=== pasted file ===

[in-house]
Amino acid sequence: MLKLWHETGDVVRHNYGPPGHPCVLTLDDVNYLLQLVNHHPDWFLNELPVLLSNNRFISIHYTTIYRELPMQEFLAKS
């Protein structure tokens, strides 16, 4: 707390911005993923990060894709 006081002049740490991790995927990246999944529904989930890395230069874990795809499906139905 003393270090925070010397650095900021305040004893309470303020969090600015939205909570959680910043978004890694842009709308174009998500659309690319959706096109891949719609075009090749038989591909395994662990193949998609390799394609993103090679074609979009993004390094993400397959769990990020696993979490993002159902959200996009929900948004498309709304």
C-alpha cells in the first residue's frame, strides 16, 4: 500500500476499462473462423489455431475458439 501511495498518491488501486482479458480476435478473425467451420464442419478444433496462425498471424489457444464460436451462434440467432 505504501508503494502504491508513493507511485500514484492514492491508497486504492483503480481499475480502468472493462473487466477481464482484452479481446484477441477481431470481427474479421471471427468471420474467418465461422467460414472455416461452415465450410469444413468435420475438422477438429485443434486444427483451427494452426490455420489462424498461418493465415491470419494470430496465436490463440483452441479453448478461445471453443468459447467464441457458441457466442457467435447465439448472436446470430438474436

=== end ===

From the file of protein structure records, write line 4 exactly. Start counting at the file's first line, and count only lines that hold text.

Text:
C-alpha cells in the first residue's frame, strides 16, 4: 500500500476499462473462423489455431475458439 501511495498518491488501486482479458480476435478473425467451420464442419478444433496462425498471424489457444464460436451462434440467432 505504501508503494502504491508513493507511485500514484492514492491508497486504492483503480481499475480502468472493462473487466477481464482484452479481446484477441477481431470481427474479421471471427468471420474467418465461422467460414472455416461452415465450410469444413468435420475438422477438429485443434486444427483451427494452426490455420489462424498461418493465415491470419494470430496465436490463440483452441479453448478461445471453443468459447467464441457458441457466442457467435447465439448472436446470430438474436